How to Work with It Include Disodium Laureth Sulfosuccinate in the water phase of your formulations; it can be hot or cold processed.
Storage & Shelf Life Stored somewhere cool, dark, and dry, Disodium Laureth Sulfosuccinate should last at least two years.
Tips, Tricks, and Quirks I’ve found some sources that say Disodium Laureth Sulfosuccinate is natural/ECOCERT, but I think they’ve likely confused it with Disodium Lauryl Sulfosuccinate. Because Disodium Laureth Sulfosuccinate is produced with ethoxylation it isn’t considered natural.
Recommended starter amount 250mL (8fl oz) or less
Where to Buy it  Buy it from an online DIY ingredient supplier.

Want to compare different surfactants?

Check out my super useful surfactants table!

Some Formulations that Use Disodium Laureth Sulfosuccinate

Cocamide DEA

What is it? Cocamide DEA is a liquid non-ionic liquid surfactant made from coconuts. It helps boost foam, thicken surfactant blends, and condition the hair.
INCI Cocamide DEA
Appearance Pale yellow liquid
Usage rate “The CIR Expert Panel concluded that Cocamide DEA was safe as used in rinse-off products and safe at concentrations of less than or equal to 10% in leave-on products.” (source)
Scent Characteristically detergent-y
Active surfactant matter Varies by product; mine is 85%
Approximate Melting Point Liquid at room temperature
pH 8.5–11 at 1% (varies by product)
Charge Non-ionic
Solubility Water
Why do we use it in formulations? Cocamide DEA helps boost the foam in our formulations, thicken surfactant blends, and condition the hair.
Do you need it? No.
Refined or unrefined? Cocamide DEA only exists as a refined product.
Strengths Good thickener and foam booster.
Weaknesses Harder to find, depending on where you live.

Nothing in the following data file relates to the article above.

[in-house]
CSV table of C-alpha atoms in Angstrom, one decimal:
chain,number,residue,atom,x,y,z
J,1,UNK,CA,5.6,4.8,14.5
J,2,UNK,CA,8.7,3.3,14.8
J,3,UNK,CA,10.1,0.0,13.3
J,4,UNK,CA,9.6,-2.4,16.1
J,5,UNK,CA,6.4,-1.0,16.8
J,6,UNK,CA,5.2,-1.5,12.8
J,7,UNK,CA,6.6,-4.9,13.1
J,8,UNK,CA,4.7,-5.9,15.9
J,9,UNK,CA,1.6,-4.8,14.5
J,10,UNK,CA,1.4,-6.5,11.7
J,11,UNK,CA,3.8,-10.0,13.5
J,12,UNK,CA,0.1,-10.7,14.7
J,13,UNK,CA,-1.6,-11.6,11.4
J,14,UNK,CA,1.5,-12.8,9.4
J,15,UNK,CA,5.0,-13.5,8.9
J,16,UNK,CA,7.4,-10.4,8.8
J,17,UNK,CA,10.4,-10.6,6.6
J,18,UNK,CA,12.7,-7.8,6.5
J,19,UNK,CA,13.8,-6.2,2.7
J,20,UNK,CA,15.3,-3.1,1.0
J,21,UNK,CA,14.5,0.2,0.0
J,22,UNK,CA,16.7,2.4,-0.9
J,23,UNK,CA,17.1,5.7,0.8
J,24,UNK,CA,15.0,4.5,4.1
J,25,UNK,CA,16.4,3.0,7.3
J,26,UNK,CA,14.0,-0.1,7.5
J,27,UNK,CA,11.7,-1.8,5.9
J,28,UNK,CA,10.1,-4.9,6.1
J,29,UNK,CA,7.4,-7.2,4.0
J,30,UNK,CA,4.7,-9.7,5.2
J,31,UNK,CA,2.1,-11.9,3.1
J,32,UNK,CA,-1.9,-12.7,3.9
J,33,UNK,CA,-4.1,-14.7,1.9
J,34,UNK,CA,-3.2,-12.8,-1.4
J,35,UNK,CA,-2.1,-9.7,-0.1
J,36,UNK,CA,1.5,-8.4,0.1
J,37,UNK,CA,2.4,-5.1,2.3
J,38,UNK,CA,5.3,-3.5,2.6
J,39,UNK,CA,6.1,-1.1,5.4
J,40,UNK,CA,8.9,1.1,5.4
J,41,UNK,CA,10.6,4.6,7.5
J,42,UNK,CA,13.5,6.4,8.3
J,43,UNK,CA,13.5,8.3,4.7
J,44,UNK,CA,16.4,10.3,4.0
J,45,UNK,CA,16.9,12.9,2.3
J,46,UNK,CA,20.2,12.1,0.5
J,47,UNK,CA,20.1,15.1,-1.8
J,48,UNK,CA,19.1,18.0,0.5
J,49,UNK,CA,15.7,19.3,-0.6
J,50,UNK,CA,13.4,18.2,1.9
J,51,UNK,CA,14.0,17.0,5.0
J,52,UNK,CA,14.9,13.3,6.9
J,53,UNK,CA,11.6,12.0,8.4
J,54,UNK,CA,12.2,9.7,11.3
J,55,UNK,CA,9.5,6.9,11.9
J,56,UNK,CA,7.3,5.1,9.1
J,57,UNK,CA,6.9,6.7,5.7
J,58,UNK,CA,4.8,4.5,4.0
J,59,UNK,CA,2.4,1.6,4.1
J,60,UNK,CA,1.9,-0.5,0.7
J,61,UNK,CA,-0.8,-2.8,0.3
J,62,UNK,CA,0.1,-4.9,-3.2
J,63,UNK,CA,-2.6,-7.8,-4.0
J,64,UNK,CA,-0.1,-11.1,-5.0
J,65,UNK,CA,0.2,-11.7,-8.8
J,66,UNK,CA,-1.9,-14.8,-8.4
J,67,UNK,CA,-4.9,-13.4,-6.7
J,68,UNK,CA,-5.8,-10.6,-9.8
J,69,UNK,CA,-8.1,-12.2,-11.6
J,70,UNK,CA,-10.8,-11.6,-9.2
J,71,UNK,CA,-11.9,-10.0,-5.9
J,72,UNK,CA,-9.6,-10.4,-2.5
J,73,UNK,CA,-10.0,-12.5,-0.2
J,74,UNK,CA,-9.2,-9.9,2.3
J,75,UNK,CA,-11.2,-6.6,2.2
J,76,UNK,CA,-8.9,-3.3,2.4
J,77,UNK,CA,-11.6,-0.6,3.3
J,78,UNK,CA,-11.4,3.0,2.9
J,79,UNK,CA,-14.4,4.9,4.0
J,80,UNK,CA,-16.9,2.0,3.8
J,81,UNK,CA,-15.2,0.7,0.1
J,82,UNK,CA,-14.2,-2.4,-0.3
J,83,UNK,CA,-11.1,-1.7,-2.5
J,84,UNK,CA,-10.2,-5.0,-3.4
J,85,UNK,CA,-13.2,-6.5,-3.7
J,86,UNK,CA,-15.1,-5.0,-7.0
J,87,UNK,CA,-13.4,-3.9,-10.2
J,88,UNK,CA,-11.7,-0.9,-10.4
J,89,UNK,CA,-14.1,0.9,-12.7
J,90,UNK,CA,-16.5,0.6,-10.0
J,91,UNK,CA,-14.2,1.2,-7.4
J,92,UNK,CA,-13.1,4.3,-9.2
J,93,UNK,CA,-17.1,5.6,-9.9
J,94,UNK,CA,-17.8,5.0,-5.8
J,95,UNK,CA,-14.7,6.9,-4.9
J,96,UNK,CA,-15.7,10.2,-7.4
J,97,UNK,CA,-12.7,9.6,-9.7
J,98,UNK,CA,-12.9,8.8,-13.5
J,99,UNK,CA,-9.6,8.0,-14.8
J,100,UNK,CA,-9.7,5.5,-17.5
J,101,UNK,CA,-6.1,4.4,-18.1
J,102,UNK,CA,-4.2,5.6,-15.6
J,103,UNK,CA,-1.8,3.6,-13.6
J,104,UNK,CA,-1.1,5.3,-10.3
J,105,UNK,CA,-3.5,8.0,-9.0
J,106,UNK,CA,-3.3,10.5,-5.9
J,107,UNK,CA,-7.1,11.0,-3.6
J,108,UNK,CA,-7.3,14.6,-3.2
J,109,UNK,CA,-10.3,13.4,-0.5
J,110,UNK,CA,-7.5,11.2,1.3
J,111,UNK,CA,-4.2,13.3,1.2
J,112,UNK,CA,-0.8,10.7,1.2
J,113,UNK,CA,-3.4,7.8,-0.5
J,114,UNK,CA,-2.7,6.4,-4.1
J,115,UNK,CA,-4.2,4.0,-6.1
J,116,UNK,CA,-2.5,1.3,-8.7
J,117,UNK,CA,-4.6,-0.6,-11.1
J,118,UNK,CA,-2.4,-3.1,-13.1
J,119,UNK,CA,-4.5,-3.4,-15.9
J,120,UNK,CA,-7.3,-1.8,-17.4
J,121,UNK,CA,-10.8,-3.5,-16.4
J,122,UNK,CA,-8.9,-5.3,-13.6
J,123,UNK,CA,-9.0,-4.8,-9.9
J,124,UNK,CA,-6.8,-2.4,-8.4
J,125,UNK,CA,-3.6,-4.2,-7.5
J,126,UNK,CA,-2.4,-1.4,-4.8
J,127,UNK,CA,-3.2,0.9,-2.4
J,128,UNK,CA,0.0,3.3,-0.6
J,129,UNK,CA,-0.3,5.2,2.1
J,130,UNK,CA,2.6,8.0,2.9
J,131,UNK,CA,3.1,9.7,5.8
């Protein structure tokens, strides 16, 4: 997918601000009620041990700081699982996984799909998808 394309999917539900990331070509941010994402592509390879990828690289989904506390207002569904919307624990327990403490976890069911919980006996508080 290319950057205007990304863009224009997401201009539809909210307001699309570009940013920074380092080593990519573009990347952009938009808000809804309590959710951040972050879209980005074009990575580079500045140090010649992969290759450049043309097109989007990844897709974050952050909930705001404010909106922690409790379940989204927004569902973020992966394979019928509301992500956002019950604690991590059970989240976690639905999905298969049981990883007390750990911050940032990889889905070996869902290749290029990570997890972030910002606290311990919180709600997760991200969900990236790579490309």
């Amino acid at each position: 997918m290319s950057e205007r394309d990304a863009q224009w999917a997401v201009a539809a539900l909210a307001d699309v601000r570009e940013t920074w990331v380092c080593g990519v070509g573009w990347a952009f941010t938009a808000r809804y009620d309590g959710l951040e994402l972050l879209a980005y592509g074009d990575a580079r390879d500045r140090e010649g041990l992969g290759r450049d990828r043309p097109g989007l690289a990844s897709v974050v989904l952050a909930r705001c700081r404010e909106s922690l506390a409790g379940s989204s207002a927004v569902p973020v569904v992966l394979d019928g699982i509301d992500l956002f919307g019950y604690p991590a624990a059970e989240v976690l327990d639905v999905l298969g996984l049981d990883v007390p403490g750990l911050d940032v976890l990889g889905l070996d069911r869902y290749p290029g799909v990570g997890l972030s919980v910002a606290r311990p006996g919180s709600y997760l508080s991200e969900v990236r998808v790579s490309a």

Alternatives & Substitutions I’d try a different non-ionic liquid surfactant, like one of the glucosides. This may result in a thinner product, depending on the formulation, so you may have to adjust the formulation to get the desired final viscosity.
How to Work with It Include Cocamide DEA in the surfactant/water phase of your formulations. Cocamide DEA can be hot or cold processed.
Storage & Shelf Life Stored somewhere cool, dark, and dry,
Tips, Tricks, and Quirks Cocamide DEA and Cocamide MEA are not the same.
Recommended starter amount 100mL (3.3fl oz)
Where to Buy it  Buy it from an online DIY ingredient supplier or Amazon. Mine is from Mystic Moments.

Want to compare different surfactants?

Check out my super-useful surfactants table!

Some Formulations that Use Cocamide DEA

Decyl Glucoside

What is it? Decyl Glucoside is a gentle non-ionic surfactant made from coconut oil and sugar.
INCI Decyl Glucoside
Appearance Semi-viscous yellowish liquid
Usage rate The CIR has not noted a maximum usage rate. Let the desired total active surfactant matter of your end product be your guide.
Texture Slippery, detergenty
Scent Characteristically detergent-y
Active Surfactant Matter 51%
pH 11–12
Charge Non-ionic
Solubility Water
Why do we use it in formulations? Decyl glucoside can be a good primary or secondary surfactant, contributing foaming/cleansing to an end product. It has a really rich, dense lather that is lovely in our formulations.
Do you need it? No
Refined or unrefined? Decyl Glucoside only exists as a refined product.
Strengths Decyl Glucoside is a relatively easy to source “natural” surfactant with lovely lather.
Weaknesses It has a fairly high pH and isn’t a great solubilizer; I tend to choose Caprylyl/Capryl Glucoside over the other glucosides.
Alternatives & Substitutions I tend to prefer Caprylyl/Capryl Glucoside in any recipe that calls for decyl glucoside, though the lather of Decyl Glucoside is richer + thicker, so I might blend Caprylyl/Capryl Glucoside and Decyl Glucoside to get some of the solubilizing powers of Caprylyl/Capryl Glucoside and the lather of Decyl Glucoside.
How to Work with It Include it in the water phase of your formulations; it can be hot or cold processed.
Storage & Shelf Life Stored somewhere cool, dark, and dry, Decyl Glucoside should last at least two years.
Tips, Tricks, and Quirks Realize Beauty has a great article on glucosides that’s worth a read!
Recommended starter amount 250mL (8fl oz) or less
Where to Buy it  Buy it from an online DIY ingredient supplier.

Want to compare different surfactants?

Check out my super useful surfactants table!

Some Formulations that Use Decyl Glucoside